On thursday, the Supreme court set aside the notification passed by the states of Madhya Pradesh, Haryana, Rajasthan and Gujarat against the release of Sanjay Leena Bhansali’s directoral Padmavat. While on wednesday the producers of the film, had moved the Supreme Court challenging the ban on its screening by four states across the country.
Senior advocate Harish Salve, representing the film’s producers, told the Supreme Court that the states banning the film were “destroying the federal structure”, ANI reported. “If somebody has a problem, then he or she can approach appellate tribunal for relief,” Salve told the court. “The state cannot touch the content of a film. We request the central government to pass a direction to the states for a better and an effective step and solution.”
The apex court has also restrained any other state from issuing similar notifications and orders prohibiting screening of “Padmaavat”.
In the producers plea to SC, they asked what is the right to those four state governments to ban the film even after apex court’s order that film’s screening can only be suspended in a particular area if there is a law and order situation developing.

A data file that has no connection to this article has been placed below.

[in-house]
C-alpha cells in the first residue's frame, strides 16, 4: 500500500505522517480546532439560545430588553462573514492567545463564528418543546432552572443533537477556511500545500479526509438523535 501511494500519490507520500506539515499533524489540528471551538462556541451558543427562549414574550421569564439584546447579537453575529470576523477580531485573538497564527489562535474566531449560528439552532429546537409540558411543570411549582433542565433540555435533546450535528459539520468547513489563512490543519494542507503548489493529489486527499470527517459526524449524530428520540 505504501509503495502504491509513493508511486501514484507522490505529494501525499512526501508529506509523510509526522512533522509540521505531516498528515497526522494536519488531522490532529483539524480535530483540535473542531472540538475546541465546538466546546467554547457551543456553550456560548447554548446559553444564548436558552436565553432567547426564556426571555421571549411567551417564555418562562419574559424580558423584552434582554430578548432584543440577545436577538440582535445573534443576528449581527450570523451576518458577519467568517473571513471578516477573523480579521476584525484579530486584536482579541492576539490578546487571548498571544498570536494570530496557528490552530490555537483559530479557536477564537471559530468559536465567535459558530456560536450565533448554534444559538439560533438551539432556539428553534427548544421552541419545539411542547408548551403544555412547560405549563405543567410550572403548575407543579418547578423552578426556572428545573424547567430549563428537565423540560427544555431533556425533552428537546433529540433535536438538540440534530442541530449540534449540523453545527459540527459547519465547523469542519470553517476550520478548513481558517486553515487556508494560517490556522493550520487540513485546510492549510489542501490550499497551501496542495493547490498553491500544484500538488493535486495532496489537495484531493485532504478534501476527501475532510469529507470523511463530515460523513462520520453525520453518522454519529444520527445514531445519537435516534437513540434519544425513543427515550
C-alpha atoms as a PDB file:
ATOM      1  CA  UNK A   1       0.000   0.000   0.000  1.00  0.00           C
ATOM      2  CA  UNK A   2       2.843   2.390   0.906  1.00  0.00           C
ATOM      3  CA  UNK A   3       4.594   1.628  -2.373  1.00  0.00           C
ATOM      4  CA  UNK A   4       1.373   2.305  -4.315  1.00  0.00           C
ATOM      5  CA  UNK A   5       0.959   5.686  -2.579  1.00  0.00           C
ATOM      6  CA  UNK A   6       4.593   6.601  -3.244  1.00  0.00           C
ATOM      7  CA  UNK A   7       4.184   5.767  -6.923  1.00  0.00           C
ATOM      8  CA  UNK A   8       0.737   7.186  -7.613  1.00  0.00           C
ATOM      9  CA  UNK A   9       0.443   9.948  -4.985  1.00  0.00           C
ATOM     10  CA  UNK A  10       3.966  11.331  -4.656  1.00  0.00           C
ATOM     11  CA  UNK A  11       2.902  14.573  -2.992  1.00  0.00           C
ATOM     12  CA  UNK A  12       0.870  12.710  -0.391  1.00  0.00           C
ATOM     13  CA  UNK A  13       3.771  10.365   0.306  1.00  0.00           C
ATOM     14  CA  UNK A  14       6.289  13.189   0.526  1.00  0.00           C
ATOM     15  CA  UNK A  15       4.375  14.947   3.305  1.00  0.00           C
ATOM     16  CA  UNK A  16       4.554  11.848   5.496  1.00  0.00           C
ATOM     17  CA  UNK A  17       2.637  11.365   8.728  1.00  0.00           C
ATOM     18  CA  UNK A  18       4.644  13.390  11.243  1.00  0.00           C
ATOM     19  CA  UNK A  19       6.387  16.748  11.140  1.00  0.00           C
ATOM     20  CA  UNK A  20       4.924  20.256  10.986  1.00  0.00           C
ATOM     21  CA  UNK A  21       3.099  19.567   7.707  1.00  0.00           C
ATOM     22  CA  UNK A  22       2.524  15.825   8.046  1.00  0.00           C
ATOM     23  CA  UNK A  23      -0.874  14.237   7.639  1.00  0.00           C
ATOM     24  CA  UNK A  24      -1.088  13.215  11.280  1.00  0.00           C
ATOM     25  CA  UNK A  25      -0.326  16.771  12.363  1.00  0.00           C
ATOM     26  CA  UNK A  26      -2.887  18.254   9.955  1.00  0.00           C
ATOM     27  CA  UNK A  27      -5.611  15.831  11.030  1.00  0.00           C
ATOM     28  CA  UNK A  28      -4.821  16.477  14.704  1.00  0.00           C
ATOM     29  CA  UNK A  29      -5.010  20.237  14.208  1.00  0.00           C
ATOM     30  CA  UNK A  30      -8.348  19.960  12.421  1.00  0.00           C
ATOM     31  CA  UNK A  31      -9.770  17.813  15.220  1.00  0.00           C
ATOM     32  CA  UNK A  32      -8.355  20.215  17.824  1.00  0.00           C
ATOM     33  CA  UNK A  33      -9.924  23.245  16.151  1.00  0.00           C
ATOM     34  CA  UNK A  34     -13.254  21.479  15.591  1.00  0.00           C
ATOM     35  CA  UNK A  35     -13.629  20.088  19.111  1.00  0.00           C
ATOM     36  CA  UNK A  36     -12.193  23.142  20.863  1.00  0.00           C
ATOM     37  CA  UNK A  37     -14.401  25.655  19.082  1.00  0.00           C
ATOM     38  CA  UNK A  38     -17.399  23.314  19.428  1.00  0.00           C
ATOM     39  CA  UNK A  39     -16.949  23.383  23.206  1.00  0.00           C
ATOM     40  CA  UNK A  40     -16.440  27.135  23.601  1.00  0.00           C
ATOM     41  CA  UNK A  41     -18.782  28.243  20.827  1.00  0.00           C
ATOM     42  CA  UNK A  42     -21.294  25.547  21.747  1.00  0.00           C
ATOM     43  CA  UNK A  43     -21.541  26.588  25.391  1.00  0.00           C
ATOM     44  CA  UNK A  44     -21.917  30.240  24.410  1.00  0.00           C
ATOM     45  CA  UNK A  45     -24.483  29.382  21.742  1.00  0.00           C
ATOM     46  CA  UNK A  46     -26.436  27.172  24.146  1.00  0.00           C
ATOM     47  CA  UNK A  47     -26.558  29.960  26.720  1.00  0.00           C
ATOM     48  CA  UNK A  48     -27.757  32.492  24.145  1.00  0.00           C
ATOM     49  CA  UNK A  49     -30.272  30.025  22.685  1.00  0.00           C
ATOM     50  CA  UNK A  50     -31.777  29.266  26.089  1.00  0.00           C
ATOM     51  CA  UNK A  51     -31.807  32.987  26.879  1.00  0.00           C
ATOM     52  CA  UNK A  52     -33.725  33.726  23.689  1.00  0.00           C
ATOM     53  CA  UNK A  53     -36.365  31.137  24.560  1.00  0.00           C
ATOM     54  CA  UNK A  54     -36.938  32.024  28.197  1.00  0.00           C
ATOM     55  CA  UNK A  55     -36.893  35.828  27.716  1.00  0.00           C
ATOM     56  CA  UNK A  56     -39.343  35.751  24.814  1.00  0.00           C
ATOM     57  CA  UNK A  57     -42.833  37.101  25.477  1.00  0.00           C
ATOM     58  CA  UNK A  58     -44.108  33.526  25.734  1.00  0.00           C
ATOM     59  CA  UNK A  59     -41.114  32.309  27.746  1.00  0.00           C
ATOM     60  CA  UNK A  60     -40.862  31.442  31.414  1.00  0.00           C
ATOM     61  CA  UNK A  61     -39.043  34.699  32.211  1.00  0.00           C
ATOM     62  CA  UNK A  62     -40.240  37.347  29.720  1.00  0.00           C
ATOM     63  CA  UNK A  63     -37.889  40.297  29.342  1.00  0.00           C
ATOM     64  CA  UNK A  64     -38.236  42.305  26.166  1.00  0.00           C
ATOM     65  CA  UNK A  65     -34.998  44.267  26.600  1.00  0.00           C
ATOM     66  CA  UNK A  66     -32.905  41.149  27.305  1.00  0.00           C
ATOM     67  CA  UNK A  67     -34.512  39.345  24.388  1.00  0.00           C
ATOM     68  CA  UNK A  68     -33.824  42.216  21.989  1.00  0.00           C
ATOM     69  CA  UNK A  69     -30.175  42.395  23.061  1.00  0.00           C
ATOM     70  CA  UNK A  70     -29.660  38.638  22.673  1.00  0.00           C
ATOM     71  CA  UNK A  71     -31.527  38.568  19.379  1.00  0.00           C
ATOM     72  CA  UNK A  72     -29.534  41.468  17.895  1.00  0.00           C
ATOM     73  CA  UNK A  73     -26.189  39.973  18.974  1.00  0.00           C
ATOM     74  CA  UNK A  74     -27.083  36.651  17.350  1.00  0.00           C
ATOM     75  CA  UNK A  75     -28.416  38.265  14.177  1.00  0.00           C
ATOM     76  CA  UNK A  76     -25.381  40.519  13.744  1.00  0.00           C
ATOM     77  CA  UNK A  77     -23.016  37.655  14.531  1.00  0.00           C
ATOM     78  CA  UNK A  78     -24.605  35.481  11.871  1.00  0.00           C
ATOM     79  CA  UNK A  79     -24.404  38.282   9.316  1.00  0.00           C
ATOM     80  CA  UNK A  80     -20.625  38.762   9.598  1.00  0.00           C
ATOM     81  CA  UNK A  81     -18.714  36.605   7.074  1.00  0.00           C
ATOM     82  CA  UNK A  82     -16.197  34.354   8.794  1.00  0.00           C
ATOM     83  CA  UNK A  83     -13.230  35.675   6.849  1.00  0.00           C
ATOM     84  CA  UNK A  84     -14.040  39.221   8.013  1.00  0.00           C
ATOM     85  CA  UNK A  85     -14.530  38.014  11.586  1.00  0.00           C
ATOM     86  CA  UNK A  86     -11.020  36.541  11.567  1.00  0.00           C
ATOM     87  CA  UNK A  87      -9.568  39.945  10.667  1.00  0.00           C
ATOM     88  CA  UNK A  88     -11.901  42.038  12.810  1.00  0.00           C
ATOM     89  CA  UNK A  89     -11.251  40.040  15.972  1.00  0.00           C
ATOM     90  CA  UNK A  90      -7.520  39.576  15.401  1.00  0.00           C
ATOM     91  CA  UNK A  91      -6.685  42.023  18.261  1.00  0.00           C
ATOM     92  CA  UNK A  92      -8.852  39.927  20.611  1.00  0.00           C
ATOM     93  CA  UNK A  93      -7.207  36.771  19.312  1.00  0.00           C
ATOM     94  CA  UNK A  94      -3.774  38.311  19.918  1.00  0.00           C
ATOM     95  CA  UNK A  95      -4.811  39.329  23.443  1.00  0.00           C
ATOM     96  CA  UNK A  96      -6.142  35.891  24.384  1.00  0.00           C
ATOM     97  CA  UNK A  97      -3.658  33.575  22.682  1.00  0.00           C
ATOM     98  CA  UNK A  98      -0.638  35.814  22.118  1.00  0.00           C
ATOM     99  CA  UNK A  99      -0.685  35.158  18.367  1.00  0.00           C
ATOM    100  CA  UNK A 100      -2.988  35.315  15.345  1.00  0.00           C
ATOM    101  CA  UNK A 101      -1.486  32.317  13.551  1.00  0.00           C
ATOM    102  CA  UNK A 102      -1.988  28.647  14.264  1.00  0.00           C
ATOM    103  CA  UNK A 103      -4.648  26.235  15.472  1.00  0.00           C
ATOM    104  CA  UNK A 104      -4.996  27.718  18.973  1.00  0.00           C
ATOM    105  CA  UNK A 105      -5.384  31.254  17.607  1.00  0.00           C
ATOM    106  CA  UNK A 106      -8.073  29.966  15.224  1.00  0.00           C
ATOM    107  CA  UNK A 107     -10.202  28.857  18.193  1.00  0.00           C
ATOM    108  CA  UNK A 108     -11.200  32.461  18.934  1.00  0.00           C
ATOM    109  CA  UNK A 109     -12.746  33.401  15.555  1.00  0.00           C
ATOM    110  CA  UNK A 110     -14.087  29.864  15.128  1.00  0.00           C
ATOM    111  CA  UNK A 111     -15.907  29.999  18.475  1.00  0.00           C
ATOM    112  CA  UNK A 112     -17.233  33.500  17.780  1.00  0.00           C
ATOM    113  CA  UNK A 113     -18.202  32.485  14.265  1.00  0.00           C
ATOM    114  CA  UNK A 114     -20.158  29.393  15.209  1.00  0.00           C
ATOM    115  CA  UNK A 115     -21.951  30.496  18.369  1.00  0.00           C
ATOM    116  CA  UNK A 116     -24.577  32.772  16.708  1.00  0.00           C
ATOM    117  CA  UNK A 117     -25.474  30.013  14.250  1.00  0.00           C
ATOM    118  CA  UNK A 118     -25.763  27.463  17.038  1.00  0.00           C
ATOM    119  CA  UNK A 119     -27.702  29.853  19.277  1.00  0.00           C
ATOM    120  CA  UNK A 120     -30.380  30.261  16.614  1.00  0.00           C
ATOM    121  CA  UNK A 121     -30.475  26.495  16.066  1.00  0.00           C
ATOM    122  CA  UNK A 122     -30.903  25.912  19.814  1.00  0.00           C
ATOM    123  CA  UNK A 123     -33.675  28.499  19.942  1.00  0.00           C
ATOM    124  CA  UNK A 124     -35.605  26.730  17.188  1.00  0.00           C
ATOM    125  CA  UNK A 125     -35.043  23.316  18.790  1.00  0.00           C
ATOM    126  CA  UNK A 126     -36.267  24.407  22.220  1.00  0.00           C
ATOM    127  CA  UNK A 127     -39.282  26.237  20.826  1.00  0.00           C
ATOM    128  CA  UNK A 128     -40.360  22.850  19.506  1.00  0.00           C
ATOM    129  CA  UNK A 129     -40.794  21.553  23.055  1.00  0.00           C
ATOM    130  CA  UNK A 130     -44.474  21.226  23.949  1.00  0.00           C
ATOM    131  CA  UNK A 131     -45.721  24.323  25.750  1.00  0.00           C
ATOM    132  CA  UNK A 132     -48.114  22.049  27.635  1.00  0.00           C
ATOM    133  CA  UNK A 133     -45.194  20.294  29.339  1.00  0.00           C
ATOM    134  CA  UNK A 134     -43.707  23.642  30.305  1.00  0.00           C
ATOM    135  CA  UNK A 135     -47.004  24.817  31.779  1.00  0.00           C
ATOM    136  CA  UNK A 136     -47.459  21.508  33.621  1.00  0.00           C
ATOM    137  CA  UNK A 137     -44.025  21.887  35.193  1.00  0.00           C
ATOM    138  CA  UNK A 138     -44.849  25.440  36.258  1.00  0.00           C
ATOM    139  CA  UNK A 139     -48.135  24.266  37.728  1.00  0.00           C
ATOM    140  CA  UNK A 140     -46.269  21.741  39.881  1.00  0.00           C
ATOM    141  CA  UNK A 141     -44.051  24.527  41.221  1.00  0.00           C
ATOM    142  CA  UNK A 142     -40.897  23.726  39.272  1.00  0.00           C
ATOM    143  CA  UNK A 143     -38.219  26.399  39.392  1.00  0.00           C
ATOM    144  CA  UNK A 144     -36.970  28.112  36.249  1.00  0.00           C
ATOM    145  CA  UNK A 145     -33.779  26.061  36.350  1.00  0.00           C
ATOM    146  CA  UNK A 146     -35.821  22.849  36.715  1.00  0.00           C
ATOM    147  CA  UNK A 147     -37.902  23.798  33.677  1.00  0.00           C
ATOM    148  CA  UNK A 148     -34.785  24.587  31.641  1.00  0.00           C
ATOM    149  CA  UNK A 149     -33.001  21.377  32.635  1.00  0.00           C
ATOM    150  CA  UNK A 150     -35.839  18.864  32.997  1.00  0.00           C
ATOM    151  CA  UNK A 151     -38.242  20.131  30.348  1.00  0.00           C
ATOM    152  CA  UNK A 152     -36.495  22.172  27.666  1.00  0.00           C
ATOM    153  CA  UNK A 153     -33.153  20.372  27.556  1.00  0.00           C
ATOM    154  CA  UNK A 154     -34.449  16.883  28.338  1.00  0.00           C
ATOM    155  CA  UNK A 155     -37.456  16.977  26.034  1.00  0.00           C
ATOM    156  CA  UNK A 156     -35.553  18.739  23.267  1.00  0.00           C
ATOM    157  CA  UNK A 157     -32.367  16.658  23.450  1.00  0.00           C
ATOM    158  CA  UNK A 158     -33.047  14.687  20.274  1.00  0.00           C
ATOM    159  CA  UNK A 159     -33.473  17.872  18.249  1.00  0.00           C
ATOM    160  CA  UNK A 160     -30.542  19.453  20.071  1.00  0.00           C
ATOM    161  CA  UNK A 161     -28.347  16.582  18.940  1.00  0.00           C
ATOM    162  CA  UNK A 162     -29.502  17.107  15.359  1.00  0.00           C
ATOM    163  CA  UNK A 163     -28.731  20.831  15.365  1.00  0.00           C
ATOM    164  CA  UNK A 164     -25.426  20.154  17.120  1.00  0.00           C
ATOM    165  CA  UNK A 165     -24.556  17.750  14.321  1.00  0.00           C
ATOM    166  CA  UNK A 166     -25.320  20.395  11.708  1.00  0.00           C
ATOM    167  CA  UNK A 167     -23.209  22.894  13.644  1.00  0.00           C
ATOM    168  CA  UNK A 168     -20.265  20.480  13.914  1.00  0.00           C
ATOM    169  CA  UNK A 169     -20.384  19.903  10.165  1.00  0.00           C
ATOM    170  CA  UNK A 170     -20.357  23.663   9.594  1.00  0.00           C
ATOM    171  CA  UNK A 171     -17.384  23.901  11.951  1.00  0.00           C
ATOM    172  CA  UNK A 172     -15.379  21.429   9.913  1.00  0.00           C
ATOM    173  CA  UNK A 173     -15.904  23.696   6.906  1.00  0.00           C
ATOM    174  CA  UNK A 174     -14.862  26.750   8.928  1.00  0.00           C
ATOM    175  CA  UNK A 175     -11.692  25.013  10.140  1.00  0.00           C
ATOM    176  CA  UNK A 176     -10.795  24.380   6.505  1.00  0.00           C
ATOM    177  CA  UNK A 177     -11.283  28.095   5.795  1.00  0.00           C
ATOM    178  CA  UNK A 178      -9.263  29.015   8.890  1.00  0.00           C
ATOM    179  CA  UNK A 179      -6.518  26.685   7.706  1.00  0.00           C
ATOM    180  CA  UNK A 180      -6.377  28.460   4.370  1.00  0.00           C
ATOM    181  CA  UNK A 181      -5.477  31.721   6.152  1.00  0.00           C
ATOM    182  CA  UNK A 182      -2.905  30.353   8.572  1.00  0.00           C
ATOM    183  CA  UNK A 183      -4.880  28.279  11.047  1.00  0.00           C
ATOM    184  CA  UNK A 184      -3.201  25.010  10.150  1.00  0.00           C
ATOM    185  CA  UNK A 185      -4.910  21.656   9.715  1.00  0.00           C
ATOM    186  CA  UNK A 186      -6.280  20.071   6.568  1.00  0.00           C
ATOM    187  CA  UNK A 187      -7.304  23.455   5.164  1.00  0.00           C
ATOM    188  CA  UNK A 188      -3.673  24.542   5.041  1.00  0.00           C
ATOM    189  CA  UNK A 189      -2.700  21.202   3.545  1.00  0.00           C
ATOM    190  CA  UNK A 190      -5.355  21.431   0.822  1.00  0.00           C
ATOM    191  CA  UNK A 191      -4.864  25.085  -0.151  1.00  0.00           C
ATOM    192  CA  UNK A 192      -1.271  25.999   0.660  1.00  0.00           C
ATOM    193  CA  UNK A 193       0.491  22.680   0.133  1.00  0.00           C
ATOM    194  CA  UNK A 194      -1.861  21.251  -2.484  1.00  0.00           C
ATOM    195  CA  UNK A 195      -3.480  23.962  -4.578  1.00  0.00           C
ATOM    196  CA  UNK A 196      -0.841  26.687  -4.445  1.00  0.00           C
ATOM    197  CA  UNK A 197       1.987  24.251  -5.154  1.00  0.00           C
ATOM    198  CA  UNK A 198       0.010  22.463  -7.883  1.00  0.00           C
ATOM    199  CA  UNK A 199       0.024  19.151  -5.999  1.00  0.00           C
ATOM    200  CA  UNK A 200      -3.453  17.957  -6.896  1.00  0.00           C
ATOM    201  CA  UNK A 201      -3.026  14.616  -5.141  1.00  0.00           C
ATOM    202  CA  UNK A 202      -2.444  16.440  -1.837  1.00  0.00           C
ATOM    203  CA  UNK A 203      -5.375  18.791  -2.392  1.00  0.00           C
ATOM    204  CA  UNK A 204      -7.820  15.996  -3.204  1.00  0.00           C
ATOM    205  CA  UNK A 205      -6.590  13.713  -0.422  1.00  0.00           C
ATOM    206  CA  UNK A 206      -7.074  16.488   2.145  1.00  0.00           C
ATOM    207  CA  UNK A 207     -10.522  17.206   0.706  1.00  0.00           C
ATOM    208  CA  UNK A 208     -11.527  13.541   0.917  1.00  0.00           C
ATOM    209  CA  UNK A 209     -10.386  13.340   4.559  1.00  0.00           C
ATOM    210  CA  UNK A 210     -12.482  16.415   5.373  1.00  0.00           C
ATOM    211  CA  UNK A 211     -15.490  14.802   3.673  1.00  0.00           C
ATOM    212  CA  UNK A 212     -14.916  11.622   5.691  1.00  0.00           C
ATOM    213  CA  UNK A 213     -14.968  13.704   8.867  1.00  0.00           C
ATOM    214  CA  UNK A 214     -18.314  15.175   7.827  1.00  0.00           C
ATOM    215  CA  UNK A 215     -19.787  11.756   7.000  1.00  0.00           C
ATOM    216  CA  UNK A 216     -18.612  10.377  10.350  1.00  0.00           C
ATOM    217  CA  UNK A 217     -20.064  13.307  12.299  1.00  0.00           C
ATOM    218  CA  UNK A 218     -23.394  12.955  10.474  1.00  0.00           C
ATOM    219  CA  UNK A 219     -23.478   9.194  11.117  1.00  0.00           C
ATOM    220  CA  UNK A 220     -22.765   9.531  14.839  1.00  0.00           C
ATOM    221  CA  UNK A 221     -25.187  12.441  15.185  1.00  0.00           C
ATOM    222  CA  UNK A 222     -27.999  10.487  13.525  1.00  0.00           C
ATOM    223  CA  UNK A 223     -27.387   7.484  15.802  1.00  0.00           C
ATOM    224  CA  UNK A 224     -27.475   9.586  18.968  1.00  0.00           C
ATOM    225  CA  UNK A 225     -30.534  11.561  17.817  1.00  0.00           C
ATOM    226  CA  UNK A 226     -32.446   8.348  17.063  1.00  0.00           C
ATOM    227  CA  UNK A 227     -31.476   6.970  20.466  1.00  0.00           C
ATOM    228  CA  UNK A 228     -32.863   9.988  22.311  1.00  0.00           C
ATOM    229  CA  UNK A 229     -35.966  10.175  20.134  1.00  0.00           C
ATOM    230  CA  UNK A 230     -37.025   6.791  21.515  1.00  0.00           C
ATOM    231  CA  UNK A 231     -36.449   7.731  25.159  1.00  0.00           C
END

Reiterating the same event, the members of several Rajput factions have accused Bhansali of distorting history. The ANI reported, Starring Deepika Padukone, Ranveer Singh and Shahid Kapoor in lead roles, the film is based on the 16th century Sufi poet Mohammad Jayasi’s poem Padmavat and the film is all set for a worldwide January 25 release in Hindi, Telugu, and Tamil, and will be the first Indian film to get a global IMAX 3D release.
The bench, headed by Chief Justice Dipak Misra, ordered in favour of the Padmaavat makers and the bench also consists of Justices AM Khanwilkar and DY Chandrachud, says, “Creative freedom, freedom of speech and expression can’t be guillotine… artistic freedom has to be protected,”
The NDTV paraphrased as Misra saying, “If you go by the arguments against films, I have no hesitation in saying 60% of classical literature cannot be read,”